Through a series of 3-day residencies and a curated programme of workshops, the emphasis was split between creating shows, developing performance skills, and exploring how we could adapt our work to suit different contexts. Each day also included a dedicated open space period where we trained, tried things out, socialised, built networks and had fun. Finally, as the day drew to a close we came together to talk, share ideas and get to know each other over an evening meal.

All elements of the full programme were represented within the Welsh focus fortnight.

Teaching & Training - TCV21 - 2021_09_MJR_c-village-18_0728-web.jpg

Teaching and Training

For both experienced teachers and trainers, as well as those wishing to transition into teaching, we facilitated a sharing of knowledge and skills throughout the sector in an open and fun environment. Focussing on achieving best practice through tips, techniques and a range of masterclasses from specialists in different areas of circus teaching, there was something for everybody. Alongside developing the technical skills, we also explored ways of drawing out the artistry, working out how we could best create opportunities to inspire students and improve creativity in circus classes.

Special consideration was given to exploring the issues around increasing diversity and inclusivity within our programmes, as well as how to adjust our focus when inspiring and engaging with young people.

Working Outdoors - TCV21 - 2021_09_MJR_c-village-18_0268-web.jpg

Working Outdoors

Whilst much of the programme was delivered in the Big Top, we were also placing emphasis on creating work outdoors. With a varied programme of workshops, residencies, discussions and masterclasses, we looked to explore all of the key issues and considerations when it comes to making circus for the open air.

Looking at different contexts and environments, from festival walkabouts to larger-scale outdoor spectaculars, we invited specialists from across outdoor arts to teach and inspire us. Focus was placed on working within the landscape and how the environment, be it rural or urban, could contribute to and enrich a show. We explored the radical tradition and contemporary role that circus and street arts could play in exposing social injustice, and towards inspiring creative voices in protest and activism.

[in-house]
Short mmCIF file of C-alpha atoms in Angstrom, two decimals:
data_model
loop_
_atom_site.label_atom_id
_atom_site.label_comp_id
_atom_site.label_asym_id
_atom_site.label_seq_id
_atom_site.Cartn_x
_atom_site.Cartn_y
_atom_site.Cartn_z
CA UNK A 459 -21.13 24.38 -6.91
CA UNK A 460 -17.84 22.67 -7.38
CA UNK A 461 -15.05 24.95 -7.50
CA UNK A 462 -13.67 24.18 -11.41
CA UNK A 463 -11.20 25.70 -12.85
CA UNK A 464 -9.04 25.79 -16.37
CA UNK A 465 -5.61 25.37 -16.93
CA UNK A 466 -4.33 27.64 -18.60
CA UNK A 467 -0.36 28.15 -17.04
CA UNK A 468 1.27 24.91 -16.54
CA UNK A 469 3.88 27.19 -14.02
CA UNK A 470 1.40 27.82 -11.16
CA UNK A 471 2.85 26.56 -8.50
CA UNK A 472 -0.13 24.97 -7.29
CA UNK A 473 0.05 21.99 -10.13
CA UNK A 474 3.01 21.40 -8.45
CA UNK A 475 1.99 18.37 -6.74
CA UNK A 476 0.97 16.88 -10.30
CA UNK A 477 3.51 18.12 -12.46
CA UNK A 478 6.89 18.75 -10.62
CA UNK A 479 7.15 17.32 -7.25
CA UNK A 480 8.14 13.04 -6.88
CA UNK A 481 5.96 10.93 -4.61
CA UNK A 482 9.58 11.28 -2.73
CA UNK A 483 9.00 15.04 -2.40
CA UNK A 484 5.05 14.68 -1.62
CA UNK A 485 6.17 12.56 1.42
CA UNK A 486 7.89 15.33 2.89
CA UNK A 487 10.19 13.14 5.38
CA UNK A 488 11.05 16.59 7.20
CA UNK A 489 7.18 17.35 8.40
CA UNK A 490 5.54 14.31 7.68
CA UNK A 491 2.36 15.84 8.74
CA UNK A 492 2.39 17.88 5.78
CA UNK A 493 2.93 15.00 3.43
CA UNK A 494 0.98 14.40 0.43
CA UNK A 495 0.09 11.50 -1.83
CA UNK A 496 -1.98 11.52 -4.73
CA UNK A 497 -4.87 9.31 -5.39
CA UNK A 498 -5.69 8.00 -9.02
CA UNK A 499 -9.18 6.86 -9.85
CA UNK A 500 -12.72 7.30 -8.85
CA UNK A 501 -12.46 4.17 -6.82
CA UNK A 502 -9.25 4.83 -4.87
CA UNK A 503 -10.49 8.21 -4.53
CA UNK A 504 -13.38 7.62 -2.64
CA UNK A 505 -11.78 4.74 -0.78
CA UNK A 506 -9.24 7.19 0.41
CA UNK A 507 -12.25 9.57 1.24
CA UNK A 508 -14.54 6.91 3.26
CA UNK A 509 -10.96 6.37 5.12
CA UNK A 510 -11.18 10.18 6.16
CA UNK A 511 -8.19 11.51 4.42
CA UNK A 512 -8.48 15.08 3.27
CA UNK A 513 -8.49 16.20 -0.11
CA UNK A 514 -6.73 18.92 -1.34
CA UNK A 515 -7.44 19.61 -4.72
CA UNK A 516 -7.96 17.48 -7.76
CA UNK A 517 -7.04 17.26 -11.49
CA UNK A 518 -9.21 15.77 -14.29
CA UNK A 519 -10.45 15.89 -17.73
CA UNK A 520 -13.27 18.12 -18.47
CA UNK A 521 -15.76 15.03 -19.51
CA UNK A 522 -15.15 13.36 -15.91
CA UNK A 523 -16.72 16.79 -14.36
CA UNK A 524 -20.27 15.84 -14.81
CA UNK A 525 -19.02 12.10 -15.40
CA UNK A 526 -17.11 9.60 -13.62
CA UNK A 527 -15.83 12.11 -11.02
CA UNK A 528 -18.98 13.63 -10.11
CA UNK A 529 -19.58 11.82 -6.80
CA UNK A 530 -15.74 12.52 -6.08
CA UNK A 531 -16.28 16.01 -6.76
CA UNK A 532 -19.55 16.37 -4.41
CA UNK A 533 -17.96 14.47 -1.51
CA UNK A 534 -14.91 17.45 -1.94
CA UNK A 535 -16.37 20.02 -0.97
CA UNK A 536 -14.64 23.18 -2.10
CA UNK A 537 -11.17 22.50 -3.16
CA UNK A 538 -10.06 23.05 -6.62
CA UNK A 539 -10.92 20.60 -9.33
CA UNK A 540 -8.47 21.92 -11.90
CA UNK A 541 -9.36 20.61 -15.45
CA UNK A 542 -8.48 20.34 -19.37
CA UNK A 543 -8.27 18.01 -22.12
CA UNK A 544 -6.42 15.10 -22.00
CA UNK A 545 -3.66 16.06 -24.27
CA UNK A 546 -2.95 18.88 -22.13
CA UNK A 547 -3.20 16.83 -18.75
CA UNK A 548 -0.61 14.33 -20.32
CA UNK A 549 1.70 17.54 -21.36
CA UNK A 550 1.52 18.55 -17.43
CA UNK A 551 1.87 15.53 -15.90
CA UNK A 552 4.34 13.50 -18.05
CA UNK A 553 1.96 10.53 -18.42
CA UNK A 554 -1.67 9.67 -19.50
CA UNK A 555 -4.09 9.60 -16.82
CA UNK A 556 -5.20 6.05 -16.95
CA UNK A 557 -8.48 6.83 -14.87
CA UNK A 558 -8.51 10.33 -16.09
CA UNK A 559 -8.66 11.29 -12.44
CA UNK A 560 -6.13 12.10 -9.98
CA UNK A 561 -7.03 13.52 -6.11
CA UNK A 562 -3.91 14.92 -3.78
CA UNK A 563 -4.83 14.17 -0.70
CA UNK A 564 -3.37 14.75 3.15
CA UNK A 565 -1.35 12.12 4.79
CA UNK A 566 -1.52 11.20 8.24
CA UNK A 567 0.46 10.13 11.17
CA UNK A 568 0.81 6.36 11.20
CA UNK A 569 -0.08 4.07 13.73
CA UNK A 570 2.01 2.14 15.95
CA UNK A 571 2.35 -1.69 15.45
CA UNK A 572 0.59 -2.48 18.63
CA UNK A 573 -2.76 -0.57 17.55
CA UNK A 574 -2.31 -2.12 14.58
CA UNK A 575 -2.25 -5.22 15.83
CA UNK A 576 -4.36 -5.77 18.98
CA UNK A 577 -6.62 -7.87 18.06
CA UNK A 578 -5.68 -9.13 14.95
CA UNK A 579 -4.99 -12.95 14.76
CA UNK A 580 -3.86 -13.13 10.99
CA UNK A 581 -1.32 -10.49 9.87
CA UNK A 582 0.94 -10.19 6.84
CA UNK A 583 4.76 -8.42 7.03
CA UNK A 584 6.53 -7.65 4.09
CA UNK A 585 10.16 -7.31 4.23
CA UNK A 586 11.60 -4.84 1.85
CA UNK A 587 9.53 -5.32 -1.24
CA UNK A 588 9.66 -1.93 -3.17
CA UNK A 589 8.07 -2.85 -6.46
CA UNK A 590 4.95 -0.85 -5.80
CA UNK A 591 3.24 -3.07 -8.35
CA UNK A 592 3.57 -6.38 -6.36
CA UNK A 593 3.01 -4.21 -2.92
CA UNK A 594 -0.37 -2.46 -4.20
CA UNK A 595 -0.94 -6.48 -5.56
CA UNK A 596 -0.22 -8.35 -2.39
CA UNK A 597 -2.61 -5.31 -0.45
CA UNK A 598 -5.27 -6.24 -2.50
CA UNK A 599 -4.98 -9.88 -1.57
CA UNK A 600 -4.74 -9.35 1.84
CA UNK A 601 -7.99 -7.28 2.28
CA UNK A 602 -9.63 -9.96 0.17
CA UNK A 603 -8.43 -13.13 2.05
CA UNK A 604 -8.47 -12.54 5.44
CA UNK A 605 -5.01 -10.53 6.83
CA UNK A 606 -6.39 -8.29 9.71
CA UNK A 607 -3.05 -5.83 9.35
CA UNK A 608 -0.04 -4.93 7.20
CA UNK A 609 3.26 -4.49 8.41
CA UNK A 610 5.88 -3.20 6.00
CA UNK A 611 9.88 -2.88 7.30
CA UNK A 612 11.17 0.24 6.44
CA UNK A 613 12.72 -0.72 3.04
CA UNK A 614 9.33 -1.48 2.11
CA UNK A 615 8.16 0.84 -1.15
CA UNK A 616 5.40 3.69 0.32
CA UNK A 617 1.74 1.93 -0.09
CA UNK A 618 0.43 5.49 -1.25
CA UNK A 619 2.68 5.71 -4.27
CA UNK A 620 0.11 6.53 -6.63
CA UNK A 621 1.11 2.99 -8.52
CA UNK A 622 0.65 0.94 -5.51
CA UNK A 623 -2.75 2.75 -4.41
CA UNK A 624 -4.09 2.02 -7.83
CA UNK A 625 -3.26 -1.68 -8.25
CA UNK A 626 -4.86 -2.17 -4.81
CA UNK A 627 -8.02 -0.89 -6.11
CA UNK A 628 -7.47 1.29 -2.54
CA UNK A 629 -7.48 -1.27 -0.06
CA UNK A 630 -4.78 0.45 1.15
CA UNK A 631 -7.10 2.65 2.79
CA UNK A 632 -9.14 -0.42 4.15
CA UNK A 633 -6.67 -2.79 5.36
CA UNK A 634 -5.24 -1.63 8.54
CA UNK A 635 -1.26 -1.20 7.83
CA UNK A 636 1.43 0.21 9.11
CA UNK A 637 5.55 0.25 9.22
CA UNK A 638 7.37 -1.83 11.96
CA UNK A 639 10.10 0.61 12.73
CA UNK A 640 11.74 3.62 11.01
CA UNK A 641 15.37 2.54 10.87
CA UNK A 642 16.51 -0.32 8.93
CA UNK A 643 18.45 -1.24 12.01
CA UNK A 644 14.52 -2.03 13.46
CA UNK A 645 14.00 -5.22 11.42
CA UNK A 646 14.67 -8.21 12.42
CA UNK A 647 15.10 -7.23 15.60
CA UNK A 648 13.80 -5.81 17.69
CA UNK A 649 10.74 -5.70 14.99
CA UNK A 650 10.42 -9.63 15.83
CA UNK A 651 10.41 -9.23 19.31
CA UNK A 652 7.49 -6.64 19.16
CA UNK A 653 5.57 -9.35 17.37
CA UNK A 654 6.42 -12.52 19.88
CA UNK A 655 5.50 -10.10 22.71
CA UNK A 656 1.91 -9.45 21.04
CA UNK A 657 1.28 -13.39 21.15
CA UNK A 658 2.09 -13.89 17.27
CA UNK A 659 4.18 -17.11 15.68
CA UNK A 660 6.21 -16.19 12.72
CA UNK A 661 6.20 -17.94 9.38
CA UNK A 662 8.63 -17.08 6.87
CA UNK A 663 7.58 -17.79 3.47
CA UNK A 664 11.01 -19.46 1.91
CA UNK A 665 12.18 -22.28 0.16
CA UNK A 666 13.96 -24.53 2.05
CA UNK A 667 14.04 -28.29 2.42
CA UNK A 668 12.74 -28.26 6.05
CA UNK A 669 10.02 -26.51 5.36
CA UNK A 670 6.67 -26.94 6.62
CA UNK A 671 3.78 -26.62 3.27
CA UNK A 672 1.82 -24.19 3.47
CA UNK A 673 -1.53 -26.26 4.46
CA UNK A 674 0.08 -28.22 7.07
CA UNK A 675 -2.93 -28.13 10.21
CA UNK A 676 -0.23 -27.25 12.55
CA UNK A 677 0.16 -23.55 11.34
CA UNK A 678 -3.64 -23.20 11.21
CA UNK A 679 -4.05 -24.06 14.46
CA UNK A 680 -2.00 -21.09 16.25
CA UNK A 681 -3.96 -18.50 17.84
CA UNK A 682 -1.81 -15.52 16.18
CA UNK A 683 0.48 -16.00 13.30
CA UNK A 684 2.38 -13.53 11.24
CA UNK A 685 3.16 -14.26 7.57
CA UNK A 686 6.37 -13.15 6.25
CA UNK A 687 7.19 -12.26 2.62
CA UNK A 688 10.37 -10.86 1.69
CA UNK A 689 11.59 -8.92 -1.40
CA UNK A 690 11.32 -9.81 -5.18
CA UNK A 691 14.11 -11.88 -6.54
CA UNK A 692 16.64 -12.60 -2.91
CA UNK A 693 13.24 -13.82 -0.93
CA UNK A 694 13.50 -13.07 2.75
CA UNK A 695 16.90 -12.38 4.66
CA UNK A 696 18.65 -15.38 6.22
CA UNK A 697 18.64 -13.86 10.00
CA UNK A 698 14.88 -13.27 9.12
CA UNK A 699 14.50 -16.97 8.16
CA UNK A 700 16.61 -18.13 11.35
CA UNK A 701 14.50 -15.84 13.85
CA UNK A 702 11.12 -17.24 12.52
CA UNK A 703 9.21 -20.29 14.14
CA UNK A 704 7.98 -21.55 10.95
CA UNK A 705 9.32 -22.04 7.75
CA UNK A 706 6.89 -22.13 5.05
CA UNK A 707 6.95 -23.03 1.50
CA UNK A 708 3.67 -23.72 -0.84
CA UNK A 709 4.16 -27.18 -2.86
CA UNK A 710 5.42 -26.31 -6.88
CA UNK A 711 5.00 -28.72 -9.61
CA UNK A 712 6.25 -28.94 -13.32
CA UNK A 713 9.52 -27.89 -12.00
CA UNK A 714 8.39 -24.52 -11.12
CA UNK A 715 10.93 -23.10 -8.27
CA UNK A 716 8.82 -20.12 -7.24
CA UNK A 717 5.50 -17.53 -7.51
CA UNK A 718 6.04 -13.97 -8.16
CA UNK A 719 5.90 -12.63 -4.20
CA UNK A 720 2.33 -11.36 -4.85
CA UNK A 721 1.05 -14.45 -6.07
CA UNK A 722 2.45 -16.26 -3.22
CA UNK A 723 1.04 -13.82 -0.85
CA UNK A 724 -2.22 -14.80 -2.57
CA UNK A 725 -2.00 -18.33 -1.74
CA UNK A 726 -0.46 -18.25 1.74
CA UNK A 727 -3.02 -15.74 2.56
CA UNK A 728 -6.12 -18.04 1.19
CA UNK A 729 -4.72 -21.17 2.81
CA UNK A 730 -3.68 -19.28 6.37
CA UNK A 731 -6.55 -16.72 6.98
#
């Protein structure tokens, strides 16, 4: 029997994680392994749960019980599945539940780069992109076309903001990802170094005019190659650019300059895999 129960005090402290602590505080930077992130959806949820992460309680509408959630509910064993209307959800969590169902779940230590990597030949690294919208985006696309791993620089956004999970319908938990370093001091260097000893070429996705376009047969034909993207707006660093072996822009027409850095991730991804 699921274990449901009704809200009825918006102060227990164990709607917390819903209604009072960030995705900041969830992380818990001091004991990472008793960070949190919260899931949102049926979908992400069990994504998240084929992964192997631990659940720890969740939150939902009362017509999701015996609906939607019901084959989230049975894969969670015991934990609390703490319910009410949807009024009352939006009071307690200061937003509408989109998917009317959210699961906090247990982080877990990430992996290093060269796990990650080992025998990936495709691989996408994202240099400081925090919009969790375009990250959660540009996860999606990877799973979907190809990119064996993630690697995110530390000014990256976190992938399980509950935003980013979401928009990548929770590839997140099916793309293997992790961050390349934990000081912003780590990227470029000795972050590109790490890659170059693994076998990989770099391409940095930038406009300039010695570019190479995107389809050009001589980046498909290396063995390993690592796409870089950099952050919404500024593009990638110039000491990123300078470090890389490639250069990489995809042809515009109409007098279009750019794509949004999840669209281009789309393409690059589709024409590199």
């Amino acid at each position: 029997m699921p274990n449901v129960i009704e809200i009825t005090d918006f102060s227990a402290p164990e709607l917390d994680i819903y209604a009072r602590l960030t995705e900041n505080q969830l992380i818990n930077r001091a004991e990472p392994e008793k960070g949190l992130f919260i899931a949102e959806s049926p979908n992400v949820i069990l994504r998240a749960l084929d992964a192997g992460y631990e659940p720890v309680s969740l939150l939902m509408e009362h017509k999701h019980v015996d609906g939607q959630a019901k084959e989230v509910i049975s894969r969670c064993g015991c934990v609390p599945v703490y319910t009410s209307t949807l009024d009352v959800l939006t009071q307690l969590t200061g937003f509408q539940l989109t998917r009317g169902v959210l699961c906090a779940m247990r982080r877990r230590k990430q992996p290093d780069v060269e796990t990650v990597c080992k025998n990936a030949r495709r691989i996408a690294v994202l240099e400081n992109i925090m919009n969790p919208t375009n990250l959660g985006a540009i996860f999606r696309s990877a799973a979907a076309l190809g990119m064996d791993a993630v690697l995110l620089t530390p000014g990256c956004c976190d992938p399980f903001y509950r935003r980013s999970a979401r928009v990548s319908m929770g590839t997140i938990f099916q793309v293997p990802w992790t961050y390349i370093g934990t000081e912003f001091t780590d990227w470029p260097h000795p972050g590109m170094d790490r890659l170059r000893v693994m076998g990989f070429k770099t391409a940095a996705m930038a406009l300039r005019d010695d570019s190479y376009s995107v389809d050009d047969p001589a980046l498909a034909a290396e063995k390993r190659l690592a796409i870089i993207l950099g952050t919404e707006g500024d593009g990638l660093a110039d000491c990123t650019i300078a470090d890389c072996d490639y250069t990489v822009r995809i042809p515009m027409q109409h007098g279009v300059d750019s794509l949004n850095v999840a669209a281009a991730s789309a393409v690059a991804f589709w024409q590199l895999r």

Digital Circus - TCV21 - 2021_09_MJR_c-village-13_0007-web.jpg

Digital Circus

After a period of closed buildings and cancelled outdoor events, exploring the possibilities of presenting work online has never been more relevant. Working to translate what is undeniably a live and three-dimensional experience is challenging, and much of what makes it special can be lost on screen. However, in the age of the 3 minute internet video clip, the 3 minute circus act has the potential to be a sensation. We looked at how we could combine the art of cinematography with circus arts and create something spectacular that brought the best of both, creating an experience that drove something different to the live showing, rather than taking away from it.

Working in small groups with professional videographers using high and low tech equipment, we explored all of the possibilities that technology could bring. From integrating digital content into live performance to looking at video mapping technology and live camera feedback, we played with as many ideas as we could in an open and experimental way.

Creative Riggins - TCV21 - 2021_09_MJR_c-village-17_0332-web.jpg

Creative Rigging

At the heart of many great circus shows is a great rigging setup. Looking at ideas both traditional and contemporary, we dived deep into the specifics of rigging in circus performance. Interrogating topics such as counterweighting, complex flown structures and outdoor rigging we looked to leave no stone unturned.

Working with a team of experienced riggers and with engineering and fabrication support, we provided as much hands-on experience with some creative rigging challenges. Taking place within the Big Top, the range of possibilities were vast, and we ensured that there was plenty of room for experimentation in an open and safe environment.